"Orbital Resonance" by John Barnes examines the life of its protagonist, 13-year old Melpomeme Murray, in a combination of a coming of age tale and sociological and political commentary about an alternate future involving a rapidly degenerating Earth. I didn’t know what to expect for this, being my first Barnes novel overall, but I was pleasantly surprised and drawn into many of the moments within this work.
Melopomeme is a likable lead to follow. I’ll fully admit that I liked and identified with her voice and natural poise for relating her experiences (even down to the special language she uses, like "Pos-def"). She’s described in the way of a typical teenager – having school, friends, and other concerns, though she lives within an asteroid colony called "The Flying Dutchman". Given the terrible state of Earth with dwindling resources, an outbreak of mutAIDS, ongoing war and hostility among other factors, generations are being transferred to the asteroid colonies in order to save humanity as they know it. Melopmeme tells of her day to day trials and tribulations. Some of it is very interesting, especially the ongoing trials of Melpomeme helping a new recruit adjust to his life on the colony despite the social stigma that others assign to him (Randy). It operates very much like what the social clique system operates with teens in today’s society, though having more weight since the environment weighs much more on delegating these kids have to work together as a central group. There are other things like the games that are vivid and interesting to watch unfold. Barnes has an intriguing blend of imagination as well as commentary about the weight of the issues he depicts.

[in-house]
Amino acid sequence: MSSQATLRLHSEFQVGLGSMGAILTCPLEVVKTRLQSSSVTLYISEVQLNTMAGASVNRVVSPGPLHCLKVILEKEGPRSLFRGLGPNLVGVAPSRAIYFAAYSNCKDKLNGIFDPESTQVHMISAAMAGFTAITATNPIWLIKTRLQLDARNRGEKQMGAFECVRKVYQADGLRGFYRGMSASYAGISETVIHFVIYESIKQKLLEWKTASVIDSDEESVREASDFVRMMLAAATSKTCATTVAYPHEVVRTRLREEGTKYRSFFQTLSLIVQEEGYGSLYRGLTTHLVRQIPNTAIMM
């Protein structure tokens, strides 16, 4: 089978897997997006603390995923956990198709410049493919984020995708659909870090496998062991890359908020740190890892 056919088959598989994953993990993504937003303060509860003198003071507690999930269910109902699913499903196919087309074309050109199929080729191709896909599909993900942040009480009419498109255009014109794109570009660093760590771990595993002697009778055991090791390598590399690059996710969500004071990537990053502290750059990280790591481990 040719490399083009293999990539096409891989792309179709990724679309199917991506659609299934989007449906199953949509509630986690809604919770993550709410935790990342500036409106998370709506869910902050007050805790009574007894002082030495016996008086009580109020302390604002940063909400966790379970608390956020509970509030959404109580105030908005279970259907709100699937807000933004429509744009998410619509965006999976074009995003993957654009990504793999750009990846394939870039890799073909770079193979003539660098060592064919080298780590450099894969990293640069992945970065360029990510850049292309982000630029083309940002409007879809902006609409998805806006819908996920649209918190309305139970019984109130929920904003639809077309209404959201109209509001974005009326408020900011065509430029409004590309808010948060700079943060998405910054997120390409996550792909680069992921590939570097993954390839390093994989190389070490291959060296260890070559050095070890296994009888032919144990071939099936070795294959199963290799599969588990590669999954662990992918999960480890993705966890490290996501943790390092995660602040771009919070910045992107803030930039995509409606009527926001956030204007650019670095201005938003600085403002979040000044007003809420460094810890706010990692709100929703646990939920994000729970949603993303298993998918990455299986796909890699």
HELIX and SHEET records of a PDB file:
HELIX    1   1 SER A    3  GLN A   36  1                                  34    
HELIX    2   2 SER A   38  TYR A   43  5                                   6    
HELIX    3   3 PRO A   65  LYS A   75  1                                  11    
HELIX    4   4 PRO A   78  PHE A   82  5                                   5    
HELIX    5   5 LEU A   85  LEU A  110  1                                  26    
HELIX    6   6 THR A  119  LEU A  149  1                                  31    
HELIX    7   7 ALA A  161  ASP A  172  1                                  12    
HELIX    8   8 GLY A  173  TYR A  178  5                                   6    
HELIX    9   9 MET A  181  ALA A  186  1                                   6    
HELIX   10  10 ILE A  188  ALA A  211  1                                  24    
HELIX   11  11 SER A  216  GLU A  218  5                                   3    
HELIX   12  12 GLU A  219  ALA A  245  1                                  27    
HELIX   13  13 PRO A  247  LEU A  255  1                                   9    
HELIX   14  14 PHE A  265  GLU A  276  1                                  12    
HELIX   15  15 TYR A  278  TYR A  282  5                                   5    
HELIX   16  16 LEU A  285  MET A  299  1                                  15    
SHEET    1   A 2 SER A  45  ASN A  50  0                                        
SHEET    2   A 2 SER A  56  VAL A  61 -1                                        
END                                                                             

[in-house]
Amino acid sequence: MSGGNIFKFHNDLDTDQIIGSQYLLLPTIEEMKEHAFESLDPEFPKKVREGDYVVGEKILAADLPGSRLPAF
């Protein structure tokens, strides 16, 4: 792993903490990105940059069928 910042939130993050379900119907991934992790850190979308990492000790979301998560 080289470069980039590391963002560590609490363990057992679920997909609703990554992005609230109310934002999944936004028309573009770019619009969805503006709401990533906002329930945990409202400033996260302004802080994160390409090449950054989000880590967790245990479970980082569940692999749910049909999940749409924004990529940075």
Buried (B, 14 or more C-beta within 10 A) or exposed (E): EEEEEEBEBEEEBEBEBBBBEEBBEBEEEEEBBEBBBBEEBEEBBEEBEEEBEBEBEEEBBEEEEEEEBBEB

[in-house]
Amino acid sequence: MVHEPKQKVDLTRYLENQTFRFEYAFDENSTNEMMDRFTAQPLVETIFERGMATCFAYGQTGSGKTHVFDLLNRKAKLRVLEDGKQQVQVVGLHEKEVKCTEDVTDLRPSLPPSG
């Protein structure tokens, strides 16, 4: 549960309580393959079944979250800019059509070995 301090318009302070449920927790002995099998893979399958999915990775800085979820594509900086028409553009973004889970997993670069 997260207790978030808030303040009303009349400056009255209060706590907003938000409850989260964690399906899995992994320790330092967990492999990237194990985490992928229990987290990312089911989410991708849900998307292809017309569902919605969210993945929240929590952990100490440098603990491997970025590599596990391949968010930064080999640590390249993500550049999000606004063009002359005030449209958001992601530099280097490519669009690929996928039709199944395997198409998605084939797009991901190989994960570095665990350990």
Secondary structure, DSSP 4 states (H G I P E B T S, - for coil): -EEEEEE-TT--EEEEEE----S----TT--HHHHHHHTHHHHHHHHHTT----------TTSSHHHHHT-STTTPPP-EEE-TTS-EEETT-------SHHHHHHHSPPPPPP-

However, I have to say there were many times when the work tends to dwindle too much, and it took me a while to get through those parts in order to hit the next point where it became intriguing again. It takes slice of life, political/social commentary, and science fiction and wraps it all into a web of experiences for the heroine, though I think the last chapter could’ve amounted to more than what it did, to my chagrin. The book also shows its age in places since it was penned in 1991, so there may be aspects where the ideals seem outdated or odd with the mention of certain years.
Nonetheless, I enjoyed most of the ride that "Orbital Resonance" took me on, and appreciated some of the messages that it put forward. I know it’s the first book in a related (but not necessarily connected) series, and I’m interested enough to pursue the other books to see where they go.
Overall score: 3/5